Rebecca DeMarino explores seventeenth century England and America in her colonial debut. Anglican Mary Langton agrees to marry the recent widower Barnabas Horton, even though he is a Puritan and his heart still belongs to his dead wife. A young woman who never intended to leave the village where her family has dwelt for centuries, Mary is shocked to discover her husband has long been planning to pack up his family and move to New England, where he can be part of building a church where people may worship freely. Mary desires to be loved by her husband, but nothing she does seems to earn her a place in his heart. Will abandoning her family for the unknown across the sea be enough, or will she always be just a replacement mother for his two sons?
I enjoy a generous dose of history in the historical novels I read, and it was fun not only to learn about the early colonization of America, but also to discover that the story itself is based on the lives of the author's ancestors. The setting described is certainly one of the lesser-explored ages - the mid-1600's England and America, which makes for a fresh new world to explore. DeMarino does a great job describing village life, including the duties of the village baker. It is fun to read about daily life in another time and place.
Mary starts out headstrong and a bit immature, and though she never completely gives up her headstrong ways, she matures as a wife. She continually puts her husband's dreams ahead of hers, even to the extent of leaving a relatively safe, loving home for the New England wilderness. Her selflessness in their marriage made me want to strangle Barnabas at times - why can't he realize the gem of a woman he is married to? He is a good man, with strong faith and unwavering convictions, but his blindness in this area is frustrating. There comes a time to move on, and it is well past!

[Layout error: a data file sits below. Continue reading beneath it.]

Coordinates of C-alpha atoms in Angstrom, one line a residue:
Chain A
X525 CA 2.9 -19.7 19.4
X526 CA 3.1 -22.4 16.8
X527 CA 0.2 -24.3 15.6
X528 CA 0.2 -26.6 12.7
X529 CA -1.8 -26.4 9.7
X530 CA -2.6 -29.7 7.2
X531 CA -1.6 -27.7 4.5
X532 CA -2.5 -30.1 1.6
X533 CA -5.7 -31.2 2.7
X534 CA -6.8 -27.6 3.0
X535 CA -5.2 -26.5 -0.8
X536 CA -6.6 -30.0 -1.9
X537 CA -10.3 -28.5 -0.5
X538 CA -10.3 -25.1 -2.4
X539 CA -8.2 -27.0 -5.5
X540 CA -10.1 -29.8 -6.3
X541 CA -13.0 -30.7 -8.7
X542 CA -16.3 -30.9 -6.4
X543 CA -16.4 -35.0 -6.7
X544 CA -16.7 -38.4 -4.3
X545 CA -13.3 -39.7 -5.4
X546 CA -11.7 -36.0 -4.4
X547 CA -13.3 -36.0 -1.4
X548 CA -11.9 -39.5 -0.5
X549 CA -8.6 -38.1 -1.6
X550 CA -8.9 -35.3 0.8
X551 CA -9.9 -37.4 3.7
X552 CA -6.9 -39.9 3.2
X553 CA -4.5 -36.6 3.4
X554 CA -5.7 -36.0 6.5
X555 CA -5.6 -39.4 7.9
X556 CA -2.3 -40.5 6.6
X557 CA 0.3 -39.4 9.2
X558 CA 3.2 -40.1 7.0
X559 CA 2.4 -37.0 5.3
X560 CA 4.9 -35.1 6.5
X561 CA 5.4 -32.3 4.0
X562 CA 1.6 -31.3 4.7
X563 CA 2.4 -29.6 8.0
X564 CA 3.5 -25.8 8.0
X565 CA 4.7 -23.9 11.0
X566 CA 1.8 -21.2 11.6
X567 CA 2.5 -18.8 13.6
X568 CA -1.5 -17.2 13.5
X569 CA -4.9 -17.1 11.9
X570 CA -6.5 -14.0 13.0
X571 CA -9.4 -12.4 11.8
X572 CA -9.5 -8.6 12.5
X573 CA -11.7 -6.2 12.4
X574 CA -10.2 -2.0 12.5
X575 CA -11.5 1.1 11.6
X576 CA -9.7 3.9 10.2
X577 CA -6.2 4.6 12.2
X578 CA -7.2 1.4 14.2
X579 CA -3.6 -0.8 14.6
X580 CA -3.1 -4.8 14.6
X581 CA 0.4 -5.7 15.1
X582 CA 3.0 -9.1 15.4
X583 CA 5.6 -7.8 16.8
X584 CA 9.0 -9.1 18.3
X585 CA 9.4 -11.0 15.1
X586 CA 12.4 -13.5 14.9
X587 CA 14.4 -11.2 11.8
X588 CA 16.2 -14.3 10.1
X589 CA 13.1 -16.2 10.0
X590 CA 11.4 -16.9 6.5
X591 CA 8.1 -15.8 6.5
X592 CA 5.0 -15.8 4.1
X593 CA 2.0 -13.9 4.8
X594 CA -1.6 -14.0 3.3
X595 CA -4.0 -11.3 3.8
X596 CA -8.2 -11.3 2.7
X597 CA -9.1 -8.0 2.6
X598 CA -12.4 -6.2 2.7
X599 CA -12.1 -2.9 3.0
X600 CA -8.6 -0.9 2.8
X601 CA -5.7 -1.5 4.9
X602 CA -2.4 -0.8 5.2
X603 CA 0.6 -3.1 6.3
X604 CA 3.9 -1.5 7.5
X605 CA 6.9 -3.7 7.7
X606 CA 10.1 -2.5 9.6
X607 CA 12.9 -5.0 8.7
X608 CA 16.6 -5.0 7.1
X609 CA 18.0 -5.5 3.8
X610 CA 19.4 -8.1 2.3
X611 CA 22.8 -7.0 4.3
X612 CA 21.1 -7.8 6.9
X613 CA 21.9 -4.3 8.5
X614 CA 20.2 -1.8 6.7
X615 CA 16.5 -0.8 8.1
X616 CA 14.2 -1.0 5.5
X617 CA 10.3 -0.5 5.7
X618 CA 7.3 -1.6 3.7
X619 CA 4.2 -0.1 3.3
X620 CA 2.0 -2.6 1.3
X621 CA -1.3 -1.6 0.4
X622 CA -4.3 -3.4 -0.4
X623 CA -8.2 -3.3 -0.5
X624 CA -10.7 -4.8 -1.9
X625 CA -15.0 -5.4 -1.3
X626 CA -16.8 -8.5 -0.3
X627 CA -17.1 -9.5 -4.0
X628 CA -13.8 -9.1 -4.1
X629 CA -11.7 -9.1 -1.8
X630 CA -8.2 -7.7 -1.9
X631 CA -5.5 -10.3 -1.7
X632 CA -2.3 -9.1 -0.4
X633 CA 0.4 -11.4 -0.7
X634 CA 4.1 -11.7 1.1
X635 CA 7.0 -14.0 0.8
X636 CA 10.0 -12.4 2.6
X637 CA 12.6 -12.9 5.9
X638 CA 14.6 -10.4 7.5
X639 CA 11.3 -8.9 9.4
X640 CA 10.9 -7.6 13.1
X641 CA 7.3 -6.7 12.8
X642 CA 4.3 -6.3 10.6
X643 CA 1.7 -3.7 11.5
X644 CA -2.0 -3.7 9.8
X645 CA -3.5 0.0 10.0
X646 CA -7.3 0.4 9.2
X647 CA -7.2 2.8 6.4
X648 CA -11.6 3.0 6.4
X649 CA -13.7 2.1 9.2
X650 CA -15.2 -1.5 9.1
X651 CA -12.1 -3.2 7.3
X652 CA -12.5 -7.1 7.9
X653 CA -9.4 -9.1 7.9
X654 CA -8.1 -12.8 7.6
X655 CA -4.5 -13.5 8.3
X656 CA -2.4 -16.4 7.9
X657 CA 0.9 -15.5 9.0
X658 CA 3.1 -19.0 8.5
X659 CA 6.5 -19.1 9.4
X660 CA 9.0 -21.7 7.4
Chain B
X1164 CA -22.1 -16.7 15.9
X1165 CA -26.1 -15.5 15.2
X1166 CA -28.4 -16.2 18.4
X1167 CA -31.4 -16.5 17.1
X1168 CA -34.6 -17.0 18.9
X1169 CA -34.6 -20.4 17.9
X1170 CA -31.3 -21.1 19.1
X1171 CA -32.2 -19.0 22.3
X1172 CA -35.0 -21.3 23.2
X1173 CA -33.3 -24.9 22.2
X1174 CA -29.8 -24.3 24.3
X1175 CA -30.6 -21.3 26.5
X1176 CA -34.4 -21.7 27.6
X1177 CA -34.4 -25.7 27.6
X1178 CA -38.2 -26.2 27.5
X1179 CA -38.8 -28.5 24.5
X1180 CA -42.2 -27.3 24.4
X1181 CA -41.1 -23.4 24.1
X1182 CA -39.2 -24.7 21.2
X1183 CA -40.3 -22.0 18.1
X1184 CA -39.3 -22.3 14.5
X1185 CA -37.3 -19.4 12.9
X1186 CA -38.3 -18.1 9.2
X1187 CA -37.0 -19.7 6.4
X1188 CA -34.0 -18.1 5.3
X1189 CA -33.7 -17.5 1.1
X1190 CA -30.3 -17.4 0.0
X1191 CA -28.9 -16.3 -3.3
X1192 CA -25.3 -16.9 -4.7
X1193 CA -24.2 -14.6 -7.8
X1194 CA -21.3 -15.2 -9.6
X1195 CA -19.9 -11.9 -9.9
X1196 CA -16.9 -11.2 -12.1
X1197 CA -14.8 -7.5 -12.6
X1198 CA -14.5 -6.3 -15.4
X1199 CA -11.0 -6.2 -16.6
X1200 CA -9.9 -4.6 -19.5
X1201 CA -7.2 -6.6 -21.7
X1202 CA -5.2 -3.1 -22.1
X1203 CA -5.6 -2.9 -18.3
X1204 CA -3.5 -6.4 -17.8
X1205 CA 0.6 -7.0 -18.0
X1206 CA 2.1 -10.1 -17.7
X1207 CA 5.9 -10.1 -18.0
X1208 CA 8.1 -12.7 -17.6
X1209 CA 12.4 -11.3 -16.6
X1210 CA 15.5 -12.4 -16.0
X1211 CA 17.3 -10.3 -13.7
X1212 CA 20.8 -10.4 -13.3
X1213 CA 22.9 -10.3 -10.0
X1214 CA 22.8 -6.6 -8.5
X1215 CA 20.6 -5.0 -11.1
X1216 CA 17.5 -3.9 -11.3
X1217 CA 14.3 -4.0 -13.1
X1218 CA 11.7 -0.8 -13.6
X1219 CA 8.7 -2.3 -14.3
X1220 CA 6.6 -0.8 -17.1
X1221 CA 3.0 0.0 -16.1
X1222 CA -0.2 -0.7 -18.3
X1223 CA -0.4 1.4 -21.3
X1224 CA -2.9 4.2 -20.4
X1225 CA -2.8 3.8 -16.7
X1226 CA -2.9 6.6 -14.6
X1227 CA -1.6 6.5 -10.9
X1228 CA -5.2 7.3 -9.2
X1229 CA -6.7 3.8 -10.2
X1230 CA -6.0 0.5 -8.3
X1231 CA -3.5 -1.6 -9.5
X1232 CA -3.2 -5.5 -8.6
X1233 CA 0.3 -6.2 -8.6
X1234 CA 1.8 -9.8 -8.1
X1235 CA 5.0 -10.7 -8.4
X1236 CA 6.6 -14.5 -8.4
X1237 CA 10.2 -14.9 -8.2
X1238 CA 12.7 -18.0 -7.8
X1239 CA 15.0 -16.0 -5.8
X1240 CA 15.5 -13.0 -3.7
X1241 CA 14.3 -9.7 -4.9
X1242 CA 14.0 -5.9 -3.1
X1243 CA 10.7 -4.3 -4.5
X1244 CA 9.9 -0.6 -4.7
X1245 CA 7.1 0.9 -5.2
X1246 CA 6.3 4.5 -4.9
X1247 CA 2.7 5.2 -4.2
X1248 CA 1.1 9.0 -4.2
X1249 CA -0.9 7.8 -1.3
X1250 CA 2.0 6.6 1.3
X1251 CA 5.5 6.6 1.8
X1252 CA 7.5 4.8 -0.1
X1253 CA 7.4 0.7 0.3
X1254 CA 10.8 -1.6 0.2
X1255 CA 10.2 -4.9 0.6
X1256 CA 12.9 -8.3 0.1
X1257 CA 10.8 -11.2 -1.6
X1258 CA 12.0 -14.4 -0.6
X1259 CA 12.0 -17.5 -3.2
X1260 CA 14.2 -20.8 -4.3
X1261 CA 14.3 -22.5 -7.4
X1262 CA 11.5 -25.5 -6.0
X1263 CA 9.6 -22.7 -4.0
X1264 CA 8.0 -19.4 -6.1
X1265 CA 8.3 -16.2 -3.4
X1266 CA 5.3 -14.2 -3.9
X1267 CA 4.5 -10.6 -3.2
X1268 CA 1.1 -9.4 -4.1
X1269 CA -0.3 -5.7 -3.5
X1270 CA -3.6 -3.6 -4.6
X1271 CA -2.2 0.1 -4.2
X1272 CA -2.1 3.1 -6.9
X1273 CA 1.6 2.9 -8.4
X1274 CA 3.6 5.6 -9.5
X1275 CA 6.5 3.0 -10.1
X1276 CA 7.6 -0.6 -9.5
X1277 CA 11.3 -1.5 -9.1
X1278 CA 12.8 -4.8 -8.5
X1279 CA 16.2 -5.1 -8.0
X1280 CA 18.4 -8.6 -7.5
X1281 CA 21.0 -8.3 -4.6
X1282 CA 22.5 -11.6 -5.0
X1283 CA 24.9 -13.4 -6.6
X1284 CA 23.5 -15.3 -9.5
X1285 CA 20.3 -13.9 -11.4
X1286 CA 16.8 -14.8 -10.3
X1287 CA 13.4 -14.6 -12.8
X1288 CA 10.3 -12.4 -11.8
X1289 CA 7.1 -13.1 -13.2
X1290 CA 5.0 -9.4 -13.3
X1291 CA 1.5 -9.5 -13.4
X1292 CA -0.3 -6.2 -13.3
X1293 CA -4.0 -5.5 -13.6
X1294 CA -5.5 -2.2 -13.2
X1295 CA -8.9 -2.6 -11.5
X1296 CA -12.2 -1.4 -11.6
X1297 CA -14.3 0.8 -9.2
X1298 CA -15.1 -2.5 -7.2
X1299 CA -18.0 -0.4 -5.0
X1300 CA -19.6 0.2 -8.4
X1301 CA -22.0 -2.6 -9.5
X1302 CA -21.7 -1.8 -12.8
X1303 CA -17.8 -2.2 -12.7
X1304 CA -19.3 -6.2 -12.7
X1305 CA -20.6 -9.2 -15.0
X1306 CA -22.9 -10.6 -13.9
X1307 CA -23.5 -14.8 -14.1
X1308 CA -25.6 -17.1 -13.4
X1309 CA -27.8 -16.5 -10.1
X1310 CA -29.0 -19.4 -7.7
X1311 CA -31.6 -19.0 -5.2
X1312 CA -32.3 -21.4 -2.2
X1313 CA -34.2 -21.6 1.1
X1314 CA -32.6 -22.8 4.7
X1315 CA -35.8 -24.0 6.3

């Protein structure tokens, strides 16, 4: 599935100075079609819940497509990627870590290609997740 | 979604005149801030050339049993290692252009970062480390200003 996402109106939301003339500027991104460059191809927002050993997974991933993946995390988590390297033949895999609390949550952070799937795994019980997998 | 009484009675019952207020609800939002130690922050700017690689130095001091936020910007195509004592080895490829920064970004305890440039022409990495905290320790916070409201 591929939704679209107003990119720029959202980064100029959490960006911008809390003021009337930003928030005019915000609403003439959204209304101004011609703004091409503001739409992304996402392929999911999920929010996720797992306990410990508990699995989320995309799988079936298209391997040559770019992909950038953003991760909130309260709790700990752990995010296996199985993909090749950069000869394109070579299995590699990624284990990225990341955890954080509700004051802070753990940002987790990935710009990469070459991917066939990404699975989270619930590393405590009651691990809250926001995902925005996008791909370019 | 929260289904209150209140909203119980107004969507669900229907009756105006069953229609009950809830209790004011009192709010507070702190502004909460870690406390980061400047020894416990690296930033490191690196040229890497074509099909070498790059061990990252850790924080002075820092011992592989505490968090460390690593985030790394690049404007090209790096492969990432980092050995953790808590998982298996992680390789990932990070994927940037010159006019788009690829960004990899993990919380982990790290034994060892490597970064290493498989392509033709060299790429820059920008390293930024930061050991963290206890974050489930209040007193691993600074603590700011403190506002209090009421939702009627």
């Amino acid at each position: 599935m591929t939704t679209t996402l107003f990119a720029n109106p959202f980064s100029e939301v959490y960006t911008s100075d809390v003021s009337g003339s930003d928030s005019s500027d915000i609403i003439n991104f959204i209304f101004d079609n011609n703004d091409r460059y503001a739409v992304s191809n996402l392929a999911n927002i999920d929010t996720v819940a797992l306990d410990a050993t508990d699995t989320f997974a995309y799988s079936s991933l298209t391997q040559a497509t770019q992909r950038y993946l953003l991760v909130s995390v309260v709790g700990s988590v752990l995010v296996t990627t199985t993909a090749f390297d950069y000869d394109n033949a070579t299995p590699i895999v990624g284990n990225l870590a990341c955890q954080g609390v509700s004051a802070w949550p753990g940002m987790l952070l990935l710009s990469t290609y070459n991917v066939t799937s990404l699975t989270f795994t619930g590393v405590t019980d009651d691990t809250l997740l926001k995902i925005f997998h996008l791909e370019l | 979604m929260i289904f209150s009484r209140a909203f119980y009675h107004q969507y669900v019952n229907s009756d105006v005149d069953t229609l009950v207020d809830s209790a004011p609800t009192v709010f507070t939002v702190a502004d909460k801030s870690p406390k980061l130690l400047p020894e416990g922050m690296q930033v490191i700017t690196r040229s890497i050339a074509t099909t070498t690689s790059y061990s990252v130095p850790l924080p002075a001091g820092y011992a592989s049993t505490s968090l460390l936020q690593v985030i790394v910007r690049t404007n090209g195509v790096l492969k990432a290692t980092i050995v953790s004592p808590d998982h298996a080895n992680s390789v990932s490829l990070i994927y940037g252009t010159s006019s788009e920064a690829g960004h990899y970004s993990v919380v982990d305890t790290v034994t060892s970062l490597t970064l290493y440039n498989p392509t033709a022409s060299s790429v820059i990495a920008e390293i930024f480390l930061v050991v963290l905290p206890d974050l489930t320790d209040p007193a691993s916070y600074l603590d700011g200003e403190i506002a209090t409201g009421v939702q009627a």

Enduring the pain of childlessness is such a burden for Mary; I wanted Barnabas to say something like, "You are more important to me than many sons," but he keeps waiting for a child, abandoning her to her insecurities. I felt for Mary in her years of waiting on the Lord for a child . . . and waiting, and waiting, and waiting; in everyone asking her so frequently if she is pregnant, and her heart breaking anew each time because the answer is no. Whether it be pregnancy, employment, marriage, or whatever, it is really hard to want something, to be waiting for it, and to be expecting it, yet it never come; then when everyone knows about that desire and asks about it, generally out of well-intentioned hearts, it serves as a continual reminder of one's failures, hurting all the more. The author conveys well that pain of unfulfilled expectation and how hard it is to hope when expectations are not met.
It is unusual for a novel to cover such an expanse of years, but it fits the story, rendering the heartache the more poignant and the joy all the sweeter. I wish it were a little longer to add more detail as years go by!
Thank you Revell for providing a free copy of the novel for the purpose of review; I was not required to make it positive, and all opinions are my own.
1. A Place in His Heart
2. To Capture Her Heart